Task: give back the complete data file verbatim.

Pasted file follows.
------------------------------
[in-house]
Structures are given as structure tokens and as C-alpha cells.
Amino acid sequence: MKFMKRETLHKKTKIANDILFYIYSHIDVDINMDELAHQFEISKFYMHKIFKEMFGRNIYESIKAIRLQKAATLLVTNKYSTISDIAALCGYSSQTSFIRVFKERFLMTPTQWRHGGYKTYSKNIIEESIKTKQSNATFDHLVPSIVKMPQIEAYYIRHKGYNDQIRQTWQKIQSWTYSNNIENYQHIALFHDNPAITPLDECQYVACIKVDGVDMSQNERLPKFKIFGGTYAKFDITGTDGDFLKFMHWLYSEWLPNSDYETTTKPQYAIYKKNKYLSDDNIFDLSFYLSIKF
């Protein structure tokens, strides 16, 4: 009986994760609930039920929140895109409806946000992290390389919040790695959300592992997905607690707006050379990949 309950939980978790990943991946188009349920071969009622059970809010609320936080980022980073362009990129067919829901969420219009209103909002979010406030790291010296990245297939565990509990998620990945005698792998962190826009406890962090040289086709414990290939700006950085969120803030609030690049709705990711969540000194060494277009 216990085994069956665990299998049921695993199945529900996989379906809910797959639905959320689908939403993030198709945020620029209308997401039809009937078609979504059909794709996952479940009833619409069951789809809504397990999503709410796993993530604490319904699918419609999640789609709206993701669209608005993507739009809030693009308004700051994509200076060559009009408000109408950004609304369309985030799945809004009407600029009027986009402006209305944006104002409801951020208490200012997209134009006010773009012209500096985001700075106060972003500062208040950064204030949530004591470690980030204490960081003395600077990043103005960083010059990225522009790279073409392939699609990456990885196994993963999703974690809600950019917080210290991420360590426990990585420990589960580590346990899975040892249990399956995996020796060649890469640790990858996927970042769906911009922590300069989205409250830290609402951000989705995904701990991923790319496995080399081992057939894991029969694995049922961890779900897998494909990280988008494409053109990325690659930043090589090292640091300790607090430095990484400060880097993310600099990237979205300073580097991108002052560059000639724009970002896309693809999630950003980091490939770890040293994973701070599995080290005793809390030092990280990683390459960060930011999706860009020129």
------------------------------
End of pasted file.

[in-house]
Structures are given as structure tokens and as C-alpha cells.
Amino acid sequence: MKFMKRETLHKKTKIANDILFYIYSHIDVDINMDELAHQFEISKFYMHKIFKEMFGRNIYESIKAIRLQKAATLLVTNKYSTISDIAALCGYSSQTSFIRVFKERFLMTPTQWRHGGYKTYSKNIIEESIKTKQSNATFDHLVPSIVKMPQIEAYYIRHKGYNDQIRQTWQKIQSWTYSNNIENYQHIALFHDNPAITPLDECQYVACIKVDGVDMSQNERLPKFKIFGGTYAKFDITGTDGDFLKFMHWLYSEWLPNSDYETTTKPQYAIYKKNKYLSDDNIFDLSFYLSIKF
């Protein structure tokens, strides 16, 4: 009986994760609930039920929140895109409806946000992290390389919040790695959300592992997905607690707006050379990949 309950939980978790990943991946188009349920071969009622059970809010609320936080980022980073362009990129067919829901969420219009209103909002979010406030790291010296990245297939565990509990998620990945005698792998962190826009406890962090040289086709414990290939700006950085969120803030609030690049709705990711969540000194060494277009 216990085994069956665990299998049921695993199945529900996989379906809910797959639905959320689908939403993030198709945020620029209308997401039809009937078609979504059909794709996952479940009833619409069951789809809504397990999503709410796993993530604490319904699918419609999640789609709206993701669209608005993507739009809030693009308004700051994509200076060559009009408000109408950004609304369309985030799945809004009407600029009027986009402006209305944006104002409801951020208490200012997209134009006010773009012209500096985001700075106060972003500062208040950064204030949530004591470690980030204490960081003395600077990043103005960083010059990225522009790279073409392939699609990456990885196994993963999703974690809600950019917080210290991420360590426990990585420990589960580590346990899975040892249990399956995996020796060649890469640790990858996927970042769906911009922590300069989205409250830290609402951000989705995904701990991923790319496995080399081992057939894991029969694995049922961890779900897998494909990280988008494409053109990325690659930043090589090292640091300790607090430095990484400060880097993310600099990237979205300073580097991108002052560059000639724009970002896309693809999630950003980091490939770890040293994973701070599995080290005793809390030092990280990683390459960060930011999706860009020129």